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Apple will turn its failed sapphire plant into a data command center

Last year, GT Advanced Technologies, a manufacturer who was going to produce sapphire glass screens for Apple, went bankrupt. This week, Apple announced it will transform the GT facility in Mesa, Ariz., into a global data command center.

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Apple will begin constructing a new data command center in Mesa, Arizona in 2016. Here, Apple CEO Tim Cook (R) and China Mobile Chairman Xi Guohua clap at an event for the launch of the iPhone on the China Mobile network.

Kim Kyung-Hoon/Reuters

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Apple is planning to build a new data command center in Mesa, Ariz., on the site of its failed sapphire glass manufacturing plant, the state announced on Tuesday.

The new center will be the hub for Apple’s data centers worldwide and for its networks, which handle traffic from iTunes, Siri, and other services.

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Apple built the 1.3 million-square-foot factory in 2013, and struck an agreement with GT Advanced Technologies to manufacture sapphire screens, which are highly resistant to scratches, for iPhones and iPads.

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But GT had trouble producing screens that were of high enough quality to be used in Apple’s devices, according to The Wall Street Journal. Apple ultimately decided not to use sapphire glass for the iPhone 6 and 6 Plus, and GT filed for bankruptcy in October 2014.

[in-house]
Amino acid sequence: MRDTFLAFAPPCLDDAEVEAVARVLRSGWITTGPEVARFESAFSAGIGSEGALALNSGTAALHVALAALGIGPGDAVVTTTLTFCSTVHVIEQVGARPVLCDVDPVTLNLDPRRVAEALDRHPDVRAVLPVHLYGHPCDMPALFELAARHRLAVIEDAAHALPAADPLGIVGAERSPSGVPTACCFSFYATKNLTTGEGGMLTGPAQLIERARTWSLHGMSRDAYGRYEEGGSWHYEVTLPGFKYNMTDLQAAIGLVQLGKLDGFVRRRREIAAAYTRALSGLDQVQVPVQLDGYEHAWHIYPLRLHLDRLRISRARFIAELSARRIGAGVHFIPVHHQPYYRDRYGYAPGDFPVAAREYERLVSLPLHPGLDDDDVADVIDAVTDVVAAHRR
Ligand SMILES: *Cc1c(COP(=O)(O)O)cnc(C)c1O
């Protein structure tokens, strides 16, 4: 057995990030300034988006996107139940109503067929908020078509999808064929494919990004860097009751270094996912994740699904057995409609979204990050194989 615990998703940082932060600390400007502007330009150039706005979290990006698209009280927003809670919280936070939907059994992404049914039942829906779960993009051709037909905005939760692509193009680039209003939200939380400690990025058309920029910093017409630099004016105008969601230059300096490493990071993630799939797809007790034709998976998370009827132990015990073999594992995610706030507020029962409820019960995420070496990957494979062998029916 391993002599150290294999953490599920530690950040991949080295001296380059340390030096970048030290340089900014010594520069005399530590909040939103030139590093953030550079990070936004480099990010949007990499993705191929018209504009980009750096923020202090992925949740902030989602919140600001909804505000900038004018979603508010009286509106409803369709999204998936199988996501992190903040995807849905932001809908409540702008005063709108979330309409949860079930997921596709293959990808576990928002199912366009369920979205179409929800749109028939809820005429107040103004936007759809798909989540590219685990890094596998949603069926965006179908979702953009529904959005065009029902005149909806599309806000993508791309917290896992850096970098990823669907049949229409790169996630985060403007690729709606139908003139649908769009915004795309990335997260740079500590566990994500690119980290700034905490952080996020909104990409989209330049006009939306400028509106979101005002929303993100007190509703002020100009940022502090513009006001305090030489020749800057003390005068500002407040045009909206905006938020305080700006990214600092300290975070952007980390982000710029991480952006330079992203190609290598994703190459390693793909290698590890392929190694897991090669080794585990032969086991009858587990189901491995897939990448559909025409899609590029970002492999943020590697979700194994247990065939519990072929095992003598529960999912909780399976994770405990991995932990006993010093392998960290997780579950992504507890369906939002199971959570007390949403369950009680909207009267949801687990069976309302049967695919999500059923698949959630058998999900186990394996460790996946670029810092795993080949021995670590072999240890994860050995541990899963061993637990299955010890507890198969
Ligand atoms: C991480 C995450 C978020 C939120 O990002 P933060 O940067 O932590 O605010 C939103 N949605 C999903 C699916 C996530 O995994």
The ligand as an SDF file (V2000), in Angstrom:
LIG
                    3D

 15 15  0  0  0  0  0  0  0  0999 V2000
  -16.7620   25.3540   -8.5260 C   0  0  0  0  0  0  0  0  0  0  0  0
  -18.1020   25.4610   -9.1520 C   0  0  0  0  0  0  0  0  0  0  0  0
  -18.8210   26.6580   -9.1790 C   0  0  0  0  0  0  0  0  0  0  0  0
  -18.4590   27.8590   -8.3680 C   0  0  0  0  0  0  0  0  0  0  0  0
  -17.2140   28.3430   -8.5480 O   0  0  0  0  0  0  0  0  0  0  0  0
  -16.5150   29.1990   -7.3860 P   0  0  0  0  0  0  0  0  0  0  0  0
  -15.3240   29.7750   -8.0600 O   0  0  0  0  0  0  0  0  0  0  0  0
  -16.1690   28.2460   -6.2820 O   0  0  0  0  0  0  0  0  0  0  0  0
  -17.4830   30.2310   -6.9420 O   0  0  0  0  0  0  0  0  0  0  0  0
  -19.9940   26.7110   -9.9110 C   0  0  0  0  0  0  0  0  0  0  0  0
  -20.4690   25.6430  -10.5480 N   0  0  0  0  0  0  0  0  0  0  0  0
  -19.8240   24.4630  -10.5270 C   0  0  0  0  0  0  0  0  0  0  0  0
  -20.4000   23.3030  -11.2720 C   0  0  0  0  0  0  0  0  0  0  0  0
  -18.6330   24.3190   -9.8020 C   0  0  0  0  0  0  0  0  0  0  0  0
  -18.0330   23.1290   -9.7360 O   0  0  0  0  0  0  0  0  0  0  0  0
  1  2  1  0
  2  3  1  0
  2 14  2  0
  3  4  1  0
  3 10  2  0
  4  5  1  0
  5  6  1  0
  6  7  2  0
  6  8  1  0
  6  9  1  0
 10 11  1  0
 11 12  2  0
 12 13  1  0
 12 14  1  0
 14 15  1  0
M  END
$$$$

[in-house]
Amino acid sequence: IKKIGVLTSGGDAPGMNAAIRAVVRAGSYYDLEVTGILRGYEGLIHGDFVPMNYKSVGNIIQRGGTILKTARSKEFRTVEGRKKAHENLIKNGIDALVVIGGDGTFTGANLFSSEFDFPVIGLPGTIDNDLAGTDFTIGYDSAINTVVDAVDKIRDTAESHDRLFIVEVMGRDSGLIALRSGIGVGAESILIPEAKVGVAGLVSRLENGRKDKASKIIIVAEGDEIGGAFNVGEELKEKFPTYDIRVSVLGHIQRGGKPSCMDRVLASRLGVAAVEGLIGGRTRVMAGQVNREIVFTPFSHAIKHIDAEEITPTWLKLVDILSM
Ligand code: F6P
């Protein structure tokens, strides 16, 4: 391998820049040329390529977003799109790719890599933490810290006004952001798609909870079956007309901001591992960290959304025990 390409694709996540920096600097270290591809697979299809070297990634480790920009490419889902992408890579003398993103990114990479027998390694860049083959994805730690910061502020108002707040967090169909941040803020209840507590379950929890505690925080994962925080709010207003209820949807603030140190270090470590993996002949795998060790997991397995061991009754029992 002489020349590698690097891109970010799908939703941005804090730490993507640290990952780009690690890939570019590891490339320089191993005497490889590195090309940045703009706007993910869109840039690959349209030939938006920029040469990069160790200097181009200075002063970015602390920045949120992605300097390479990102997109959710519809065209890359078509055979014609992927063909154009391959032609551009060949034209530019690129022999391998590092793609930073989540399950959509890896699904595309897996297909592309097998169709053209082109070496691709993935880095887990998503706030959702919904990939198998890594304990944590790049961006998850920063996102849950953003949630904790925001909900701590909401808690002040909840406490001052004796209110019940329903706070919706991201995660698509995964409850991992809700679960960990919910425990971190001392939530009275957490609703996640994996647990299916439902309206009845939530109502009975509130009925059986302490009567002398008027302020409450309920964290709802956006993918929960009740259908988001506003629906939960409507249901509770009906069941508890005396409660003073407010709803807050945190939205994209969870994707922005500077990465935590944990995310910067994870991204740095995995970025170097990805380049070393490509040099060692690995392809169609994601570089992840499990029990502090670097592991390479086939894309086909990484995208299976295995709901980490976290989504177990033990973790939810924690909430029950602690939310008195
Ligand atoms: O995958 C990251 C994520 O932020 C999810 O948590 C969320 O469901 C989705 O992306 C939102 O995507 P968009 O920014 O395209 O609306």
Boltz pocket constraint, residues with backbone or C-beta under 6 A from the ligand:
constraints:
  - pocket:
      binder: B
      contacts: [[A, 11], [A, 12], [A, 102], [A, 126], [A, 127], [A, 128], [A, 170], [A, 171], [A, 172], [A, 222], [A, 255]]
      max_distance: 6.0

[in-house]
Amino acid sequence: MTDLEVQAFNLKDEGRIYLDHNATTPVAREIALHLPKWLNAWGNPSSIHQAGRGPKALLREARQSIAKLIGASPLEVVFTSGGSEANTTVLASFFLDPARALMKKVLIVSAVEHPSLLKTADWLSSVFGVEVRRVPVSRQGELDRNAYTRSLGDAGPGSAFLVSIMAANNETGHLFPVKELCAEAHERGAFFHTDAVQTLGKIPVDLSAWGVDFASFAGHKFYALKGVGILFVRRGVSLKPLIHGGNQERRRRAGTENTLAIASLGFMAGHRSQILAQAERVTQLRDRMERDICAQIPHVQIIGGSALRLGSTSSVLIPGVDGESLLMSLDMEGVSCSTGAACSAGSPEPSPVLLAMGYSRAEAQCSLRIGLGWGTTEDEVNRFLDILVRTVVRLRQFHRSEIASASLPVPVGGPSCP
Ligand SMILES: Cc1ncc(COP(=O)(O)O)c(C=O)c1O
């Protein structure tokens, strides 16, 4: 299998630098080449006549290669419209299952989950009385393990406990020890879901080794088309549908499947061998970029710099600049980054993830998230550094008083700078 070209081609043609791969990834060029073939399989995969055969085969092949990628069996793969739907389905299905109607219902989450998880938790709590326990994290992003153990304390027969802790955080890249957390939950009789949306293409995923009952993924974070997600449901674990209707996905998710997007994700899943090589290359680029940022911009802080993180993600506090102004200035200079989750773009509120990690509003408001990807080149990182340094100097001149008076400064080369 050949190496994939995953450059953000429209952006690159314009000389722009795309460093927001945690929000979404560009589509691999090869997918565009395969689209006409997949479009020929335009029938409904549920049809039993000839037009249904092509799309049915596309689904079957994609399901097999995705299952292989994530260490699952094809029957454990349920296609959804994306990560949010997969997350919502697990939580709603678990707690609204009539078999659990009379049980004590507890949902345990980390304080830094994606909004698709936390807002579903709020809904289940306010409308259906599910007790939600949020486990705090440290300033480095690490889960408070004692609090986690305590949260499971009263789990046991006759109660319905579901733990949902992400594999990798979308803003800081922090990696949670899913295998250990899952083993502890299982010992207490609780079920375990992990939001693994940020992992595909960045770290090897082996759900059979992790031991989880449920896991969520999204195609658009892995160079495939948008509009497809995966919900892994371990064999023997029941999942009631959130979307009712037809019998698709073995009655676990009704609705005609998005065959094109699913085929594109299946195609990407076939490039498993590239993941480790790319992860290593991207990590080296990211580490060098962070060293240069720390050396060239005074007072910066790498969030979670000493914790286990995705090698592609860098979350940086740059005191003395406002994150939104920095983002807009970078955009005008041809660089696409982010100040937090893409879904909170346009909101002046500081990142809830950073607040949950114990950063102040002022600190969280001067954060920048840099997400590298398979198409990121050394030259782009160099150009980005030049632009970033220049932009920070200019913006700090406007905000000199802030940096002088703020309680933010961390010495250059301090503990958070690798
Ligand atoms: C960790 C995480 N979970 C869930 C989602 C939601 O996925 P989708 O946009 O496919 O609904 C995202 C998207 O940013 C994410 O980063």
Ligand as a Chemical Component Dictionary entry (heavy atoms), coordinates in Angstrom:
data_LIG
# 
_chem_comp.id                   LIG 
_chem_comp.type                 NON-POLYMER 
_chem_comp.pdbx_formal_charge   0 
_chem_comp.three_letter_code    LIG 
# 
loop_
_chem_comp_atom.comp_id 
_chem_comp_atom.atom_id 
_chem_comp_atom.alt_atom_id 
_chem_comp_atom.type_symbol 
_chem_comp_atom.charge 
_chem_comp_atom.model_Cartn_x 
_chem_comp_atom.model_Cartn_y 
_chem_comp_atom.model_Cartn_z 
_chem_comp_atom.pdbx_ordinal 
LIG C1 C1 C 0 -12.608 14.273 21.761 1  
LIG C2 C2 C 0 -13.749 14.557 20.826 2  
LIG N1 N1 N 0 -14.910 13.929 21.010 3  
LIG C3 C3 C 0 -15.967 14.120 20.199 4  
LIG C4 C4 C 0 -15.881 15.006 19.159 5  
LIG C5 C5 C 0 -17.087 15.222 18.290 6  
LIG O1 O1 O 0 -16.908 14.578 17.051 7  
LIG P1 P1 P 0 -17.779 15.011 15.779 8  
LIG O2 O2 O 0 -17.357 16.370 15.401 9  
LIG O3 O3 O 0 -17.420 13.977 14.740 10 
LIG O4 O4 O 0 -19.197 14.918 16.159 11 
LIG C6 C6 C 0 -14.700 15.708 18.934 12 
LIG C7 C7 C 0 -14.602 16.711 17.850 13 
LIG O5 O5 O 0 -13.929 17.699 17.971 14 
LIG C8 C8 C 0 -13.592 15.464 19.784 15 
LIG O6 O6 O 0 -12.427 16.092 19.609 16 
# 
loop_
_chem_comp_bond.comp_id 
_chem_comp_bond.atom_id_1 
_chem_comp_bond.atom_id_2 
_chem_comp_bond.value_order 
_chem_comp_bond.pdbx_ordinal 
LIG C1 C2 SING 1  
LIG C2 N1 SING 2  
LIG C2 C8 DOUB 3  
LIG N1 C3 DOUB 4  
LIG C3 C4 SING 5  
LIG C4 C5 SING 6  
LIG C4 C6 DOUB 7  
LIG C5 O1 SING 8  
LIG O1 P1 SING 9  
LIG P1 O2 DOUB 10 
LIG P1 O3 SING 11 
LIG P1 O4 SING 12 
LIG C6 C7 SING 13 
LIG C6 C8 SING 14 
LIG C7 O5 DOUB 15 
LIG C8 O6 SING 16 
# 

GT will have vacated the site by 2016, at which point Apple will begin converting the Mesa facility into a new data command center. The project will cost about $2 billion altogether, and Apple will foot the whole bill this time (when it originally built the sapphire manufacturing plant, Arizona paid $10 million to encourage Apple to locate the facility in the state). An Apple spokeswoman said the investment is one of the largest the company has ever made.

Apple’s data centers all run totally on renewable energy, including solar power, and this new command center will be no exception. As part of the construction project, Apple plans to build a large solar farm that can produce 70 megawatts of power – enough to power more than 14,500 Arizona homes.

"This is a great day for Arizona, and we have moved rapidly to make this happen and take advantage of Apple's interest in our state," Arizona Gov. Doug Ducey wrote in a statement. "Apple is by far one of the most innovative and successful companies in the world, [and] this expansion will bring a significant economic investment.”

Although more than 700 employees were laid off after GT filed for bankruptcy last year, the new facility will mitigate the damage somewhat. The state of Arizona said the new facility will create between 300 and 500 construction and trade jobs, in addition to the 150 full-time Apple employees who will work at the site.

It’s not clear yet when the data command center will come online, but since GT will continue to occupy the facility until the end of 2015, construction won’t begin until next year.


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